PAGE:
The 12th Candle

The 12th Candle
Author(s)
Age Range
8+
Release Date
October 08, 2019
ISBN
978-0062654977
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Sage Sassafras’s life is cursed! No, really. Since birth, Sage has been plagued by the Contrarium Curse that’s set her at odds with classmate Priscilla Petty.

Every time something goes right for Priscilla, it goes terribly, horribly wrong for Sage. And things always go well for Priscilla.

Sage blames the curse for all her middle school misery—from losing a friend to failing gym to gaining a reputation as the girl whose daddy’s in trouble. So when Sage is given a magical candle on her twelfth birthday, she seizes the chance to turn her luck around—with a wish to reverse the curse.

But when the consequences of her wish take a terrible turn, Sage has to team up with her worst enemy—before she’s doomed to a life of opposites forever.

Editor review

1 review
Be careful what you wish for
Overall rating
 
4.0
Plot/Characters/Writing Style
 
4.0
Illustrations/Photos (if applicable)
 
N/A
Sage lives out west in the town of Goldview, and her family is cursed. Years ago, her mother and her best friend (the mother of Sage's nemesis, Priscilla) got caught in a storm with pink lightning, and ever since, they've had to deal with the Contrarium curse, where if something goes right for one woman, it goes wrong for the other. Sage's family has gotten the worst of it, and her father is in jail for attempting to rob the bank owned by Priscilla's family. Her mother is struggling, and Sage is bitter. Her best friend, Bailee, helps her a lot, and believes in the curse. When the girls happen into a new shop run by the quirky Minerva, Sage gets a candle for her birthday that is supposed to grant wishes. She accidentally wishes that her mother had remembered to pay the electric bill, and the lights come on. She eventually wishes that the curse be reversed, and Priscilla starts having bad luck. Sage feels a need to help that along, though, and brings crickets to school and puts them in Priscilla's gym locker, which causes a lot of problems. She finally consults Mrs. Rimmells, who taught her mother as well, and tries to work out a way to stop the curse once and for all. Is it too late?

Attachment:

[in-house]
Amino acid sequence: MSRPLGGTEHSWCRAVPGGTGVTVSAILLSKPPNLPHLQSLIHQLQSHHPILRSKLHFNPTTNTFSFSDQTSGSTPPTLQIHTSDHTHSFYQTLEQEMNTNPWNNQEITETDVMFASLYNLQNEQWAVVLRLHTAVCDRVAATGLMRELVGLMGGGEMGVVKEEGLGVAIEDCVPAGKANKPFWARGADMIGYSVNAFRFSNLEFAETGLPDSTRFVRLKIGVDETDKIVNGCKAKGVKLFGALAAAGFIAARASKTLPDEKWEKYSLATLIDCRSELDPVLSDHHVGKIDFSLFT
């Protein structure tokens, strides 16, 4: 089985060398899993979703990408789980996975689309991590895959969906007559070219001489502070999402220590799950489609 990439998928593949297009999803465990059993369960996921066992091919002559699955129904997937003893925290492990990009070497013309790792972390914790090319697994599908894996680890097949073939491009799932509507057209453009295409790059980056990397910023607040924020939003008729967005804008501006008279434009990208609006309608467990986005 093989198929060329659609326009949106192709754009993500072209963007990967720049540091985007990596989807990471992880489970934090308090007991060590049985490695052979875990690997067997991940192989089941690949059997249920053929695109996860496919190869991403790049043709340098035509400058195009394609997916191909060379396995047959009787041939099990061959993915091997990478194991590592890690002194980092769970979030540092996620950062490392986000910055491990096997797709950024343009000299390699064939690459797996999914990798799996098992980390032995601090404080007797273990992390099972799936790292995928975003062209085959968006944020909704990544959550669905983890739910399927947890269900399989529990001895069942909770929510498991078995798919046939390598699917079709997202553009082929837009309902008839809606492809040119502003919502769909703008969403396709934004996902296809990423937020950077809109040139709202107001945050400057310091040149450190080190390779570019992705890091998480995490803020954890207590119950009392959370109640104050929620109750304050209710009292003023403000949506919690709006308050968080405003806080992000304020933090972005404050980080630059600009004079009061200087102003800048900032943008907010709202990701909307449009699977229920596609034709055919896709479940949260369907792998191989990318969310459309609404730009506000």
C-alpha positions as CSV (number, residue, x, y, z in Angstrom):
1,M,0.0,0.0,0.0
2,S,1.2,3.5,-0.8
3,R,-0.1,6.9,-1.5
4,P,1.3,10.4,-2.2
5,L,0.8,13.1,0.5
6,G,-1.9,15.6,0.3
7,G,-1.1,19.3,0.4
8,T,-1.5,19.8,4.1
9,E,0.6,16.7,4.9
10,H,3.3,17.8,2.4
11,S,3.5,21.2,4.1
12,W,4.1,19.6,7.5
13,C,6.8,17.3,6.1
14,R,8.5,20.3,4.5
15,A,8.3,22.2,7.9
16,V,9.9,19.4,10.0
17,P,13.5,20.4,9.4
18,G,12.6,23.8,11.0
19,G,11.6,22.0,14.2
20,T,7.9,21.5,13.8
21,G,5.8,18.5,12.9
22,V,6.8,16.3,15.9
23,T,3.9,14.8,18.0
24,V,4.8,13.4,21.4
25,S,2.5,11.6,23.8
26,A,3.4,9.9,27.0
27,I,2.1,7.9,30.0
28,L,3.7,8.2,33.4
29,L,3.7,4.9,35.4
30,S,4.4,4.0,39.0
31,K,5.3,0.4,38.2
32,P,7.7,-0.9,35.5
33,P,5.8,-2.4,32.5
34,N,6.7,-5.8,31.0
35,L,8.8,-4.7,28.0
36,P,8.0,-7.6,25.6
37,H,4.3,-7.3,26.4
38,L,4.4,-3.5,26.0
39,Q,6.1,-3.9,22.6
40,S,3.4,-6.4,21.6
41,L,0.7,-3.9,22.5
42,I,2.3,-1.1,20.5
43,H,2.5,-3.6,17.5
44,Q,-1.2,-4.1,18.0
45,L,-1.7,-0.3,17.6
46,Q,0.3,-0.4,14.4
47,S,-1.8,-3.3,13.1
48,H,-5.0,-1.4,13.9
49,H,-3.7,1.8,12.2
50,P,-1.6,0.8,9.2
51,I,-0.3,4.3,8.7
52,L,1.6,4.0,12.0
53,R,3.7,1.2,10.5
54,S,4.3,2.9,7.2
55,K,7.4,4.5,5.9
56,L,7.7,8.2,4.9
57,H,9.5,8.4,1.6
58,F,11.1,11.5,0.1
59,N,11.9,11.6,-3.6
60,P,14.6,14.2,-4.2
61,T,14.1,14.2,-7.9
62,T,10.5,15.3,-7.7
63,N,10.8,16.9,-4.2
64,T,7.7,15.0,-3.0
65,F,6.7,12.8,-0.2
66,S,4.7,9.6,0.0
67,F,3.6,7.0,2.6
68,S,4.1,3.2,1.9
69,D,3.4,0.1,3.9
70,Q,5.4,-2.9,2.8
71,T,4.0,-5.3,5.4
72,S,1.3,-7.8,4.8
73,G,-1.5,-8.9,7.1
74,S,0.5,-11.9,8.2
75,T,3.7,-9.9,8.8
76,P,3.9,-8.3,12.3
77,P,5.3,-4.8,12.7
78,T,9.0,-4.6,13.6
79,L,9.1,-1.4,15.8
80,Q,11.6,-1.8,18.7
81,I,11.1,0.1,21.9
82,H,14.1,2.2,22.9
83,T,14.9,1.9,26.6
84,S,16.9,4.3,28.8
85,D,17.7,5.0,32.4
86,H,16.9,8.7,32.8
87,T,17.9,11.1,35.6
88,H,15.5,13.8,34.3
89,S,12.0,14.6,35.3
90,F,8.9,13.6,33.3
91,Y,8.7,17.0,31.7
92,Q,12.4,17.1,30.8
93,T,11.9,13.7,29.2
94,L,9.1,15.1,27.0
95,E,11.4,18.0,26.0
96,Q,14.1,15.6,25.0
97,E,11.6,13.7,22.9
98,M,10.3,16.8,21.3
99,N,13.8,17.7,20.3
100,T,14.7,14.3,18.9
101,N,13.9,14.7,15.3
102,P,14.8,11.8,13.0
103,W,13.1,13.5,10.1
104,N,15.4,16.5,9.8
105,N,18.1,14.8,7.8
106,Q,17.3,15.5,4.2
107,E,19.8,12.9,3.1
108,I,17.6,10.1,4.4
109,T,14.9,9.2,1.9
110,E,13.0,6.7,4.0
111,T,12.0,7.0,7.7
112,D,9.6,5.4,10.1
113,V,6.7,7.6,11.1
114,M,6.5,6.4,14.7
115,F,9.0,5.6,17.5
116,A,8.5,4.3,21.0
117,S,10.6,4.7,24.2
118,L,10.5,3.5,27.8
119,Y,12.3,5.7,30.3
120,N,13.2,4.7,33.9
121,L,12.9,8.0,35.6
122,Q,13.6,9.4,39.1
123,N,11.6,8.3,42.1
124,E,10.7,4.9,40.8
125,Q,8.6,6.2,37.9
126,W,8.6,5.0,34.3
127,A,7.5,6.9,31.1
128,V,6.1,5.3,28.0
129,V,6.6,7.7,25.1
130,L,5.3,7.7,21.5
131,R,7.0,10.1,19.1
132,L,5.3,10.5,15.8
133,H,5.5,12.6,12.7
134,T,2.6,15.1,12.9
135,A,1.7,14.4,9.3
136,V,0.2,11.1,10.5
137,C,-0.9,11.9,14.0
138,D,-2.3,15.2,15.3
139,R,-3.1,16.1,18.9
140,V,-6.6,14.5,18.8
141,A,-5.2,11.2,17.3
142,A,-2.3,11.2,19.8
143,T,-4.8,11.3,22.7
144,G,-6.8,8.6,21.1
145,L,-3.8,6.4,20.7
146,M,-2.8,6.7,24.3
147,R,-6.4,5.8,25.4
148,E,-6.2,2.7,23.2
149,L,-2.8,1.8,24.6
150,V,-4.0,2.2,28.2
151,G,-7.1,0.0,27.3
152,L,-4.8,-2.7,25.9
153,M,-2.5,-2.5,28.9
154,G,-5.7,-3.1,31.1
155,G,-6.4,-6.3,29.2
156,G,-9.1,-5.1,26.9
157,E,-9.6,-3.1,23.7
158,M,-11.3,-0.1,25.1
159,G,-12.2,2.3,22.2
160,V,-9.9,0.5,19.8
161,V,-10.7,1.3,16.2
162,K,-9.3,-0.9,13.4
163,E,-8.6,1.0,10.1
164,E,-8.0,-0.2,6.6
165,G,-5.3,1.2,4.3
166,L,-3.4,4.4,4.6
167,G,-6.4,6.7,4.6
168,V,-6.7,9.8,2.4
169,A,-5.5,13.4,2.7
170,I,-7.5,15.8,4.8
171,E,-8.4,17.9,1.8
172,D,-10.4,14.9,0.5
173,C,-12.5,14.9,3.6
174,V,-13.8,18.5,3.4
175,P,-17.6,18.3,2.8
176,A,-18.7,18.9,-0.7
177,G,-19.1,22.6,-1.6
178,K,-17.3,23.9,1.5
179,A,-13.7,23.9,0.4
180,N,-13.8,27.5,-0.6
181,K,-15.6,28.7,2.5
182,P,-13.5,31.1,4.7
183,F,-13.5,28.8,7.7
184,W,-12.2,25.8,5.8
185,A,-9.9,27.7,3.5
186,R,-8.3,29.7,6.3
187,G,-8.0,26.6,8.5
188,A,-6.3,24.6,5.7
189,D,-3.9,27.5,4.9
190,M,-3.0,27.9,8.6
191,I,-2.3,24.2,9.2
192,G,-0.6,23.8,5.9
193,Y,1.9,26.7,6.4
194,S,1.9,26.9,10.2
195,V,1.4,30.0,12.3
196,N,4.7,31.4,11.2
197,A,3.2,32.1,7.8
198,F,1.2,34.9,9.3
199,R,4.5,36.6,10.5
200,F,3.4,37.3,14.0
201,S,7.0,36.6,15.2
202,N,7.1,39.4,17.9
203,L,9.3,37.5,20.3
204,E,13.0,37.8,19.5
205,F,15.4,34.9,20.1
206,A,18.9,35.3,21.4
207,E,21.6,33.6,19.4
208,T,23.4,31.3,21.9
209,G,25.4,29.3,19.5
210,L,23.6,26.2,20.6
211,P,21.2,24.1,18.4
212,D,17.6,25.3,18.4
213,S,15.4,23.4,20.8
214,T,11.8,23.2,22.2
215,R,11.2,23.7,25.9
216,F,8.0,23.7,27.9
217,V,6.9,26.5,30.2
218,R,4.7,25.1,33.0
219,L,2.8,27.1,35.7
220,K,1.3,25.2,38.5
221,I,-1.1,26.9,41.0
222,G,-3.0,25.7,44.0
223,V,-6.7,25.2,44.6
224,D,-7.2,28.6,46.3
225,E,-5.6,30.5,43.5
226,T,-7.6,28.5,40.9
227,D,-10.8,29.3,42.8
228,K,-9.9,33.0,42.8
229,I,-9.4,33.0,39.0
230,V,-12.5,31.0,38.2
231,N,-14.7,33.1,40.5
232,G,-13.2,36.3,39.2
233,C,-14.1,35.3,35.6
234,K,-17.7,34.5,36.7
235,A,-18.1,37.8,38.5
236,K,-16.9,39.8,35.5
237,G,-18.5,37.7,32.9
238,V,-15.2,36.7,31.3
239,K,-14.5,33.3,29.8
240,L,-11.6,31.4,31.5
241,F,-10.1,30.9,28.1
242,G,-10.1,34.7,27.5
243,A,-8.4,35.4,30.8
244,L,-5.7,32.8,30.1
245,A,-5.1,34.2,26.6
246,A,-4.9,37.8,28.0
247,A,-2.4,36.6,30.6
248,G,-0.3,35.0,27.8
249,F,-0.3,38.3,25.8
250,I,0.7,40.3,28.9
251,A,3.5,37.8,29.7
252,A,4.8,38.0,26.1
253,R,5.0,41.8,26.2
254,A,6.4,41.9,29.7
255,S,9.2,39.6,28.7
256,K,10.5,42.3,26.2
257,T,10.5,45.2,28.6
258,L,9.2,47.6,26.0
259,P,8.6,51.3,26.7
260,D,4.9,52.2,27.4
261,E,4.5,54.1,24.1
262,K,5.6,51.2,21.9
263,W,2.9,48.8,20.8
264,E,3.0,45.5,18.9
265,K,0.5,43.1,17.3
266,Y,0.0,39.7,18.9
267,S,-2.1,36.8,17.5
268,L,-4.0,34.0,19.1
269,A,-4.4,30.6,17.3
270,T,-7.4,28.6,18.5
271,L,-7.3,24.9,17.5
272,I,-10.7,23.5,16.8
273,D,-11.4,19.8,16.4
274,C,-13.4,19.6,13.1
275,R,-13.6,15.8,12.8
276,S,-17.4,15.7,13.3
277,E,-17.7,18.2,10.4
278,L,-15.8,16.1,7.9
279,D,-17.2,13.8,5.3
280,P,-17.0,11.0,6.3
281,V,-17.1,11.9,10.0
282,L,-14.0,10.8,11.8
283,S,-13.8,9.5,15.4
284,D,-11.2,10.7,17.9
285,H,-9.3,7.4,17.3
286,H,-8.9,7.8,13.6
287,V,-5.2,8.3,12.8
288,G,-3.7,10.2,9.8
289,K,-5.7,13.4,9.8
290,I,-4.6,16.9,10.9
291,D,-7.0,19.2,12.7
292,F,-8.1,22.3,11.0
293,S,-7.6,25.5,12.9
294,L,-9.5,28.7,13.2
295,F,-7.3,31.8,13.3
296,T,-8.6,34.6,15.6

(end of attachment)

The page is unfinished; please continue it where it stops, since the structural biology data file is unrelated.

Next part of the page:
Good Points
The details of modern middle school life are very vivid-- changing for gym and not letting anyone see you, reading The Outsiders, and dealing with other students who aren't very nice. Sage and her mother struggle to afford food and clothing, and Sage is sometimes home alone, with a neighbor to check in on her. There is also some solid magic; the curse is real, and so are the wishes. It's a nice note that even Sage sometimes doubts the reality of the magic.

I loved the description of Mrs. Rimmells, with her bright floral dresses with pockets for tissues and her homemade doughnuts that she brings to school. Priscilla is also a good character-- entitled and sometimes bratty, but not completely beyond redemption. Mrs. Downey's desire to remain Janitor of the Year despite the cricket infestation is amusing as well.

Interestingly enough, Ms. Tomsic provides her own list of read-alikes for this title when the characters mention their own favorite books that they see displayed in Minerva's shop; Wendy Mass, Bruce Coville, Henry Lien, Philip Pullman, and Ingrid Law. The 12th Candle has a good dose of magical realism combined with middle grade drama that appeals to fans of those authors.
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